Michael would often inspect the work being done on the highway from the vantage point of a helicopter, which also gave him the opportunity to see first hand the degradation of the environment caused by the war. "It was very disheartening to see the results of using the [chemical defoliant] Agent Orange. And also to see the bomb craters; it was unbelievable, they were everywhere. It was quite disturbing."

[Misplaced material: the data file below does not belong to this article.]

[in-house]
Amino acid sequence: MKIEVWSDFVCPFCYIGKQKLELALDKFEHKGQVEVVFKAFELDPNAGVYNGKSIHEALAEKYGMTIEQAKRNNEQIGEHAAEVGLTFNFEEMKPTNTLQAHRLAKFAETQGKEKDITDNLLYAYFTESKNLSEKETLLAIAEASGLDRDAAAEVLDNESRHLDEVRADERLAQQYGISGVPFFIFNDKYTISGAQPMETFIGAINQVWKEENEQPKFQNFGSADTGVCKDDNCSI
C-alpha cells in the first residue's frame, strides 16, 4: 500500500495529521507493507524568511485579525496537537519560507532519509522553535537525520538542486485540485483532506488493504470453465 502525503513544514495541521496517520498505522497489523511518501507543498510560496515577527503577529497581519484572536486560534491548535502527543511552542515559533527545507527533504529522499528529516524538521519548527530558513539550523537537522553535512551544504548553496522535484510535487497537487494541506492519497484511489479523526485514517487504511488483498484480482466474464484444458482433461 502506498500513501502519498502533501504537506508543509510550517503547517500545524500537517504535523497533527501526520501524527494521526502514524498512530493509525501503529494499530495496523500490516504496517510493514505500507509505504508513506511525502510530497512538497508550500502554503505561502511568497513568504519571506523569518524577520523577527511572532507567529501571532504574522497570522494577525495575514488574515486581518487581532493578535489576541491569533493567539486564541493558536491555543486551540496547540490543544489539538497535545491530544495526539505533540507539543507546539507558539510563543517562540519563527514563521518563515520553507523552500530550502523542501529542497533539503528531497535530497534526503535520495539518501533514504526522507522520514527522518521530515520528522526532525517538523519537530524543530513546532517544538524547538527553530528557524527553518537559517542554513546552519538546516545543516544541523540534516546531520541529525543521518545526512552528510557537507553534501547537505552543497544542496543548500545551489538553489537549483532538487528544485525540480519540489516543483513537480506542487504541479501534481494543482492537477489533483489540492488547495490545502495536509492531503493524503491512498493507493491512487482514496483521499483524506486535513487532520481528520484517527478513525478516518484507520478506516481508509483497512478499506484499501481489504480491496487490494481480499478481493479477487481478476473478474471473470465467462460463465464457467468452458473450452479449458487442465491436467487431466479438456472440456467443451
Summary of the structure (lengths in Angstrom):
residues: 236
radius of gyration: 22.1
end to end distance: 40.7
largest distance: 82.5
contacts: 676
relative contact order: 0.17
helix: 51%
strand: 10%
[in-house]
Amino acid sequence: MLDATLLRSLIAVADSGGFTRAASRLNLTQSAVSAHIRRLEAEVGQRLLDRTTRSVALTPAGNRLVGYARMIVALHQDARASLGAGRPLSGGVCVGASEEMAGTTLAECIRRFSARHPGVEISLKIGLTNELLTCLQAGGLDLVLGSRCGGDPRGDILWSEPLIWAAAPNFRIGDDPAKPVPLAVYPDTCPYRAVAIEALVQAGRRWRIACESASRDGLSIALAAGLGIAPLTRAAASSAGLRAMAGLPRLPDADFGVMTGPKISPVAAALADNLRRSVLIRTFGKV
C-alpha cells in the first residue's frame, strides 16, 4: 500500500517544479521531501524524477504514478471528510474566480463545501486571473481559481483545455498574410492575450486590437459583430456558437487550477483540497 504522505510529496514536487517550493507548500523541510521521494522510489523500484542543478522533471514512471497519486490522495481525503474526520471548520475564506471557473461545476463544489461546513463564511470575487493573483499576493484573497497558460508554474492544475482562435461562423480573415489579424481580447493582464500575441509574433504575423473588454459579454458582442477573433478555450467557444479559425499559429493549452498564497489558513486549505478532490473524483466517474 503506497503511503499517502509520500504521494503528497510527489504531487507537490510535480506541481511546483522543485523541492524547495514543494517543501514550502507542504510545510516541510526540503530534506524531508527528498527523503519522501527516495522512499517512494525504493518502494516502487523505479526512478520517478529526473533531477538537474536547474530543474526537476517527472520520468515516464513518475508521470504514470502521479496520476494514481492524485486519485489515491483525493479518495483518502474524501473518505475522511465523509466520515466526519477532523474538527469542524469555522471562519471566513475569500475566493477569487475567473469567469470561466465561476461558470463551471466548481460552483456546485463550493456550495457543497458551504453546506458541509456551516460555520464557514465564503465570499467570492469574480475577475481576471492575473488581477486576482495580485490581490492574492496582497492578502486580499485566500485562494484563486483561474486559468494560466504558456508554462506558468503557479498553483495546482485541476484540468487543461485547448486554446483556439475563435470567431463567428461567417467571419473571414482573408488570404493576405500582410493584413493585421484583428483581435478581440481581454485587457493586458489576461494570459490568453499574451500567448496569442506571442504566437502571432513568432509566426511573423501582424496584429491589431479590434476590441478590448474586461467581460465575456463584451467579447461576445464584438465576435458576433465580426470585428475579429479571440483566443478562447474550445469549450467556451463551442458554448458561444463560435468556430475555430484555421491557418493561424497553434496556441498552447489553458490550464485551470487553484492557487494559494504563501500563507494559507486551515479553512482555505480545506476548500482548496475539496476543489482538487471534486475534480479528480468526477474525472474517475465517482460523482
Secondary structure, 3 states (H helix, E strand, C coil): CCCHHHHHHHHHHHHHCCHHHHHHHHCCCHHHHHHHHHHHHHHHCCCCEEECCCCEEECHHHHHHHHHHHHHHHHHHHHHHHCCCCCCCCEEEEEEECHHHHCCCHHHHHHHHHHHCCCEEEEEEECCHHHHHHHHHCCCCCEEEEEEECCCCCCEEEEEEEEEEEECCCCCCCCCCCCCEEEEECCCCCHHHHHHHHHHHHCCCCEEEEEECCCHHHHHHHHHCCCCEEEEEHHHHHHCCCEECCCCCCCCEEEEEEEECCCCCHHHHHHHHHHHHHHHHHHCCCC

Interestingly, he noted that the inhabitants of the central and northern highlands of South Vietnam included more than 50 ethnic tribes, with customs and languages that differed from the Vietnamese people in general. As Michael explained, these tribes were quite primitive and were often treated as second-class citizens. "The Viet Cong would come into their villages and say, 'you will fight for us or we will kill your families.' Then South Vietnamese soldiers would go into their villages and do the same. In some cases, these poor people would fight during the day for the South, and at night for the Viet Cong."